Analysis by the Institute for Fiscal Studies (IFS) has revealed that households on low incomes are being left particularly exposed to rental increases as housing costs eat up a growing proportion of their money.
According to the IFS, the proportion of people in Great Britain living in private rented accommodation has more than doubled, from 8% in the mid 1990s to 19% in the mid 2010s, while among 25- to 34-year-olds this proportion has trebled from 12% to 37%. Over the same period, average private rents have risen by 33% in real terms.
“Wider problems in the housing market are pushing up housing costs and increasing the size of the rented sector,” commented Agnes Norris Keiller, a research economist at IFS and an author of the report. “While these remain unaddressed there is likely to be an ever tougher choice: continue decoupling support for housing costs for those on low incomes from the rising cost of housing or change policy and accept further rises in the housing benefit bill. The current approach effectively places most of the risk of further rises in costs onto low-income tenants, and little on the housing benefit bill. While containing the cost to taxpayers, it leaves housing benefit vulnerable to becoming increasingly irrelevant with respect to its purpose – maintaining the affordability of adequate housing for those on low incomes.”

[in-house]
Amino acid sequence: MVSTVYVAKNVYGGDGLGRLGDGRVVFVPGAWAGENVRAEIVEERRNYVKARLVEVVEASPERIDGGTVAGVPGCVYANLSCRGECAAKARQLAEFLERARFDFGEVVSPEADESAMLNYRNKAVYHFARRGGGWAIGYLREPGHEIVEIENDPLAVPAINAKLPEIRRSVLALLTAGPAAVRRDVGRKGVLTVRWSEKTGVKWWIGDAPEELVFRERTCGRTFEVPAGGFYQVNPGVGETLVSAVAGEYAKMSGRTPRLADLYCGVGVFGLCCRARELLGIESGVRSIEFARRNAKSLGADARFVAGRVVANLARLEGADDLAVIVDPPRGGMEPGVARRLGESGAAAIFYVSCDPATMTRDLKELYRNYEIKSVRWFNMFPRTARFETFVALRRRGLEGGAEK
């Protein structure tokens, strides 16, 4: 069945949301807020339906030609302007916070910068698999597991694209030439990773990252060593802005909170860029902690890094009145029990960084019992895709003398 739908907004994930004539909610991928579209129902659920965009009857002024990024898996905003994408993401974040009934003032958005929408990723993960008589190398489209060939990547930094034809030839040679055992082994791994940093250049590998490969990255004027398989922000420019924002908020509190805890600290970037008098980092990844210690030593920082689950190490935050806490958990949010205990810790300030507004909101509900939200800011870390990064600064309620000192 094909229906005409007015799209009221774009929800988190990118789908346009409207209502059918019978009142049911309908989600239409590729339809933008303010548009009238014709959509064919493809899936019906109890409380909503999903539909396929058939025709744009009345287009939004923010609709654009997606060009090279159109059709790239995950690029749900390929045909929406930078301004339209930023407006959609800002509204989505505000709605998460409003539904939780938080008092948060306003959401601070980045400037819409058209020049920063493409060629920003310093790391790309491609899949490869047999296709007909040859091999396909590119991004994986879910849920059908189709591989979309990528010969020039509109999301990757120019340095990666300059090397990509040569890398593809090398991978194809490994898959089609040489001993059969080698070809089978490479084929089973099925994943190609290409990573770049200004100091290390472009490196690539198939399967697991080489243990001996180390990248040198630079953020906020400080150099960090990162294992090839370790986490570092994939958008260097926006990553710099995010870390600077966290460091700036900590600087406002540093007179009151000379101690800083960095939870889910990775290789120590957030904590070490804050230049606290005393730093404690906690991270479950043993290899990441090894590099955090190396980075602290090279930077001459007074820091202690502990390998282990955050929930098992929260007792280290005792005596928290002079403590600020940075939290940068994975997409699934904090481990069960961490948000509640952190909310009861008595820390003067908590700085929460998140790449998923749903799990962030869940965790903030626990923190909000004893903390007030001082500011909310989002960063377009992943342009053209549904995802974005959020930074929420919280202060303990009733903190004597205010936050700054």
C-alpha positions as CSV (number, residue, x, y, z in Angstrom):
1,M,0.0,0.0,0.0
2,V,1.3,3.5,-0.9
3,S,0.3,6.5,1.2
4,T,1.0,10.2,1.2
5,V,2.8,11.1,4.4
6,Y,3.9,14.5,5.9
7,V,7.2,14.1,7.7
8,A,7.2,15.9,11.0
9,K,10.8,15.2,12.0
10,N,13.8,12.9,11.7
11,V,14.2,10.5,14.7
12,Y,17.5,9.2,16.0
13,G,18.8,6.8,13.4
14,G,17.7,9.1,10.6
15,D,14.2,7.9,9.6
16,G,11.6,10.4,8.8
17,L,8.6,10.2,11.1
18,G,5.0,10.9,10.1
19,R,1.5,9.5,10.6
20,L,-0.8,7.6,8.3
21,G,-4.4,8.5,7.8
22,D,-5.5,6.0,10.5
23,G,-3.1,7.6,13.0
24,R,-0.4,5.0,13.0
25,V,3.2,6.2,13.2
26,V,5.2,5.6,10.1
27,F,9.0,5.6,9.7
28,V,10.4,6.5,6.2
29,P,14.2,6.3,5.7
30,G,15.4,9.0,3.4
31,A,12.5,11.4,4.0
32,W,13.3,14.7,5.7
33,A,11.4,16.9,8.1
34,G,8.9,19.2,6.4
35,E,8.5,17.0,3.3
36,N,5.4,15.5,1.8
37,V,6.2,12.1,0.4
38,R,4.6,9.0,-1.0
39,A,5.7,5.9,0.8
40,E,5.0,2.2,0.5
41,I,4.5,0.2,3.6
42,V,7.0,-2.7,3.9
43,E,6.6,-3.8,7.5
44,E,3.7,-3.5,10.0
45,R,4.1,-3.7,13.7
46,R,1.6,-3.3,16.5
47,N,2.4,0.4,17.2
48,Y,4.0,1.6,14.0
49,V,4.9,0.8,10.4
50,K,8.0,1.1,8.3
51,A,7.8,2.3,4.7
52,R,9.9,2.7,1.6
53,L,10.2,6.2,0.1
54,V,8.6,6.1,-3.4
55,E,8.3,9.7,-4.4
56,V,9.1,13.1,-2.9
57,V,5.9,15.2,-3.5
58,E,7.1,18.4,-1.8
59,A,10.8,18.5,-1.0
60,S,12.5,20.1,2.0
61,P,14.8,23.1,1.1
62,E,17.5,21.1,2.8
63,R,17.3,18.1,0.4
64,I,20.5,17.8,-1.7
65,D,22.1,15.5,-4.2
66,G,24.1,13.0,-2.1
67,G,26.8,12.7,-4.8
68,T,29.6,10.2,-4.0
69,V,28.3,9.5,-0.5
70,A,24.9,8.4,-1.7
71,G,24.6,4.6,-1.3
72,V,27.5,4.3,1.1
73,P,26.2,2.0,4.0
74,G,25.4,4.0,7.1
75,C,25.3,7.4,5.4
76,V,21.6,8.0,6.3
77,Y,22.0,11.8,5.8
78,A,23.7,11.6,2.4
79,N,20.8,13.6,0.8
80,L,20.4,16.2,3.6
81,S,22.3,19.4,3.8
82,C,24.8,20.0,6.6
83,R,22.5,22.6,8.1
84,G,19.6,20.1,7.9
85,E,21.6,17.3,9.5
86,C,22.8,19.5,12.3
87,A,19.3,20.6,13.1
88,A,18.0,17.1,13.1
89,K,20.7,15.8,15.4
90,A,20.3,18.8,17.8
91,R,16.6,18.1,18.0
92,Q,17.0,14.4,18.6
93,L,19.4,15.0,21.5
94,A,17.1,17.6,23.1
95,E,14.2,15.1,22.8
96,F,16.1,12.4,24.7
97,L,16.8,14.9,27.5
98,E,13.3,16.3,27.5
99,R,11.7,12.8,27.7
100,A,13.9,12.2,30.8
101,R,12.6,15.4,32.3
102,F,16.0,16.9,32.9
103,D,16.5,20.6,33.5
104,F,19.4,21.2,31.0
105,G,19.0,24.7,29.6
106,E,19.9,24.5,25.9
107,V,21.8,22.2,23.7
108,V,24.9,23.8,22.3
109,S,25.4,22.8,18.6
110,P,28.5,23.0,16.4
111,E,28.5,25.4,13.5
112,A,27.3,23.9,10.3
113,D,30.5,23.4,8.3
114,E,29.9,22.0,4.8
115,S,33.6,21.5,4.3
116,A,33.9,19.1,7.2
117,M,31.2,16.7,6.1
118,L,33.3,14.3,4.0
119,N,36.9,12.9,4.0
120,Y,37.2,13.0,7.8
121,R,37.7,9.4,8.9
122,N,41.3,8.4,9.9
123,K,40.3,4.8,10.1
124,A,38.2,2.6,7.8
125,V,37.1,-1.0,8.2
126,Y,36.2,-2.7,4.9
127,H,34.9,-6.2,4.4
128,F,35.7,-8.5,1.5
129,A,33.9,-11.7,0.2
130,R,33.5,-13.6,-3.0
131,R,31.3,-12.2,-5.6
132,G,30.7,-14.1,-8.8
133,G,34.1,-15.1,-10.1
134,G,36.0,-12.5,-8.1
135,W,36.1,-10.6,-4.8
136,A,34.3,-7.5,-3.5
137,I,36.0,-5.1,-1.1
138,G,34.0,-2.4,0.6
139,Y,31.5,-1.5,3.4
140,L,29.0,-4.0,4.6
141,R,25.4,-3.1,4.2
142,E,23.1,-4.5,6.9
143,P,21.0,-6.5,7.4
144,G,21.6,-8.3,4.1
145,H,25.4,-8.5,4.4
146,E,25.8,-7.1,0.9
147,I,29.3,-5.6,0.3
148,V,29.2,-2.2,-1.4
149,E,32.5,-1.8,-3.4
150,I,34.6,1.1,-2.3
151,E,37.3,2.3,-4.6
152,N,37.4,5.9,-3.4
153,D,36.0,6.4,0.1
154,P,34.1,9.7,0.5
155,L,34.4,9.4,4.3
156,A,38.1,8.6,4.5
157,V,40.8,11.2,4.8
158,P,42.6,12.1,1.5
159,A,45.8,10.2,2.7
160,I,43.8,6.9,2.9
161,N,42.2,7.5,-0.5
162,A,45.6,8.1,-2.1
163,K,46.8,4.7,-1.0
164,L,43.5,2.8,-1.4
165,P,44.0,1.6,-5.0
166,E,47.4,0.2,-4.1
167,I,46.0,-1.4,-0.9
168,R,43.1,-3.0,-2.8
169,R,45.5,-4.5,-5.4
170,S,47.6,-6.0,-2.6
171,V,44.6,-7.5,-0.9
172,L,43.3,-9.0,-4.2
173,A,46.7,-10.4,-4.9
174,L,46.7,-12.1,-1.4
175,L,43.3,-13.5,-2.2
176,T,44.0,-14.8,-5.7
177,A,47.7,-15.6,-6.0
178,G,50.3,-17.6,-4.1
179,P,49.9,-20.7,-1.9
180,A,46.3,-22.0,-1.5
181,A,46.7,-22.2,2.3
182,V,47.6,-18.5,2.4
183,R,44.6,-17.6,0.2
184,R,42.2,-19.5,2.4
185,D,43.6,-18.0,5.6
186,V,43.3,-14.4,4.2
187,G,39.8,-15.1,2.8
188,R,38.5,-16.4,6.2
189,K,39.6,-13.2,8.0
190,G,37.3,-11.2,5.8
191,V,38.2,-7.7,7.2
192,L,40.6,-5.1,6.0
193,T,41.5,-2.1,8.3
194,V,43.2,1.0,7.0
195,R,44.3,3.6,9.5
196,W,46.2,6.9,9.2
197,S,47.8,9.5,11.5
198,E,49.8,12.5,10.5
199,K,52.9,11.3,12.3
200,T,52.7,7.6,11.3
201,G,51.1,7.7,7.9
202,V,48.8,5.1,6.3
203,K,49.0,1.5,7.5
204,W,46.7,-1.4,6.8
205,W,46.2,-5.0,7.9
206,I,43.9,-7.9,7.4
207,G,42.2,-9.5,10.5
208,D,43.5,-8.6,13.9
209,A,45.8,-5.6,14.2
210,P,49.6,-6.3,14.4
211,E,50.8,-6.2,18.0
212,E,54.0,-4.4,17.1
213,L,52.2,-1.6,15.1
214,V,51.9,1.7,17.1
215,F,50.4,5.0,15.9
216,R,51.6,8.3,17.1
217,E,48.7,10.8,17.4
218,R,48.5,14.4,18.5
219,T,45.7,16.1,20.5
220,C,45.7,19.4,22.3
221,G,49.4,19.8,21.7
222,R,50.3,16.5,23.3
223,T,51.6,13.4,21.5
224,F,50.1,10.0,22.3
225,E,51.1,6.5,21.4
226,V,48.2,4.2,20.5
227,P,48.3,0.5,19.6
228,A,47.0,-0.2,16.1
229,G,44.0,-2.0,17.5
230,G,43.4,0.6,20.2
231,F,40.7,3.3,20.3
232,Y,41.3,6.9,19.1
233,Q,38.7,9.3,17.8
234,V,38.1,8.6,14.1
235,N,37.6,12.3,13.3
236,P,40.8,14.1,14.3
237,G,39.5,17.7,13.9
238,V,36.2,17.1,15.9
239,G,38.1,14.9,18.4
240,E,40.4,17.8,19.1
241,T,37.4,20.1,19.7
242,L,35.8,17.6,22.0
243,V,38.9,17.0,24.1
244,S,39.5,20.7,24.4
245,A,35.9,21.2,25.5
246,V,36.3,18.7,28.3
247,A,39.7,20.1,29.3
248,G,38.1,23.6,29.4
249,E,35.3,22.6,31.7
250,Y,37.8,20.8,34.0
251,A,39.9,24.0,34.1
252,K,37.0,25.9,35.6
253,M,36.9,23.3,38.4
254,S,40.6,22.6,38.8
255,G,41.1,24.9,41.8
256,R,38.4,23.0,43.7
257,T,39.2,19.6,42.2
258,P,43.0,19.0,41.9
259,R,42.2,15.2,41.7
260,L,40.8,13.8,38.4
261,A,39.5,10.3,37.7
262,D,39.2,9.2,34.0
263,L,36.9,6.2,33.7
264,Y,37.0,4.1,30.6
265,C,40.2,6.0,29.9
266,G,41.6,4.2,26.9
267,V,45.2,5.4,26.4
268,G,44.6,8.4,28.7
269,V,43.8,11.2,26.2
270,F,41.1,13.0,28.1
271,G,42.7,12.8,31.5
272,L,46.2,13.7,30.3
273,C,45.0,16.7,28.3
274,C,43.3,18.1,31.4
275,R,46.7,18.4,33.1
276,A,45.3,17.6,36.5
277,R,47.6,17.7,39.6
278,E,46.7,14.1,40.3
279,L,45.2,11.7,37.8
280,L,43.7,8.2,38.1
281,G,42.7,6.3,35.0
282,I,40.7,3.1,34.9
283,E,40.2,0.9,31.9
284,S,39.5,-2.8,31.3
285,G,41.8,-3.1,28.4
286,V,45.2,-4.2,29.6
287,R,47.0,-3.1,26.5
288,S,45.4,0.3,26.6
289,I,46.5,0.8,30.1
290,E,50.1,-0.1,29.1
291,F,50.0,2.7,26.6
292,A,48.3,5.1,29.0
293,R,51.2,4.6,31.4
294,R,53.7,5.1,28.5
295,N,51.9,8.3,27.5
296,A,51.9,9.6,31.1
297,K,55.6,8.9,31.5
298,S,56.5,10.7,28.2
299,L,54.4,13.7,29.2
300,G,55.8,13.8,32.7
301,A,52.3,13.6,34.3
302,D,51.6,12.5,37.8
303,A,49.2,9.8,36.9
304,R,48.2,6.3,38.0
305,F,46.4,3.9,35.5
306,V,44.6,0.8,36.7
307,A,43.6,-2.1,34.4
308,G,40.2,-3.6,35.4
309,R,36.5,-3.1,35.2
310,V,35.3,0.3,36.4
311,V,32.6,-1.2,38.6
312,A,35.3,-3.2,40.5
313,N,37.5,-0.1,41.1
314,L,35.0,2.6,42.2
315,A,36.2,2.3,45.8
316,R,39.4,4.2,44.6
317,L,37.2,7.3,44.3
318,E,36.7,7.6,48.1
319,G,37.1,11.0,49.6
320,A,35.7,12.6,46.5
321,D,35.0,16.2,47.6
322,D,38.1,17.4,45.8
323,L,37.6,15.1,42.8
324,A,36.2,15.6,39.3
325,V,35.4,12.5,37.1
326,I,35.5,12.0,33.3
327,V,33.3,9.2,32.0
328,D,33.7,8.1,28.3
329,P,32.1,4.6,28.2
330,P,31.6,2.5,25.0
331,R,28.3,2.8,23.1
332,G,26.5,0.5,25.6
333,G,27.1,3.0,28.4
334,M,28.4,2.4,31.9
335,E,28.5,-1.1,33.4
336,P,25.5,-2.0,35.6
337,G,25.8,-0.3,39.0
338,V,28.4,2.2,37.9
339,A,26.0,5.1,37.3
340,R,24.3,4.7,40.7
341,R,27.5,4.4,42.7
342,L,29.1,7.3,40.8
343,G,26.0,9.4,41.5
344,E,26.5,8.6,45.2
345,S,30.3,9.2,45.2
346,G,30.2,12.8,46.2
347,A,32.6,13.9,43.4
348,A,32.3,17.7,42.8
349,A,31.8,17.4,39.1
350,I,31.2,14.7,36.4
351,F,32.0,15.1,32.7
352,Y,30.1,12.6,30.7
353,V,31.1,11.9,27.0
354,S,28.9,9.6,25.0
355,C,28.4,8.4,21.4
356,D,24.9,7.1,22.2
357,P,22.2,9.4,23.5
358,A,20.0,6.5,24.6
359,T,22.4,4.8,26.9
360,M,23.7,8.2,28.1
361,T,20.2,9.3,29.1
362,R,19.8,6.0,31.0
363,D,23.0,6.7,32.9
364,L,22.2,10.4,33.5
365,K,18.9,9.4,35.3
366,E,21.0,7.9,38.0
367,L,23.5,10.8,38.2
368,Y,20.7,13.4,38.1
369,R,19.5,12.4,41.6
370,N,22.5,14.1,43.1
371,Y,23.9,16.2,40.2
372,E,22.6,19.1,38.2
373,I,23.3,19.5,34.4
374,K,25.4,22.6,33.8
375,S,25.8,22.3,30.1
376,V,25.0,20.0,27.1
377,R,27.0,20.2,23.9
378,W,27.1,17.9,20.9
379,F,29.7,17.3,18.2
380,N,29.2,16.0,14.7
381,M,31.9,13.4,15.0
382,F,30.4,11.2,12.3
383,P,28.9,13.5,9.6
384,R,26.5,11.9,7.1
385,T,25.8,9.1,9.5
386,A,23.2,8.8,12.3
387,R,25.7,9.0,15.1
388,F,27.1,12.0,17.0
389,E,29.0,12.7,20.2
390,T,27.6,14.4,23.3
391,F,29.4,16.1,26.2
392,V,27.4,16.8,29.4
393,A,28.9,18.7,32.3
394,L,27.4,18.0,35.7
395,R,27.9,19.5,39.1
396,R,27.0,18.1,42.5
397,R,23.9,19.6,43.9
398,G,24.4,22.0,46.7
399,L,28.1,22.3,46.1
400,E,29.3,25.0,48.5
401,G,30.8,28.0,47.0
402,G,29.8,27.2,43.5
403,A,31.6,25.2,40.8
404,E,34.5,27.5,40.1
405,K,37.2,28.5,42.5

Around 1.9 million privately renting households (containing 4.8 million people) are entitled to less housing benefit than they would have been without reforms introduced since 2011, by an average of £24 per household per week. Reforms have also cut the entitlements of 600,000 social-renting households (containing 1.3 million people) by an average of £19 per household per week.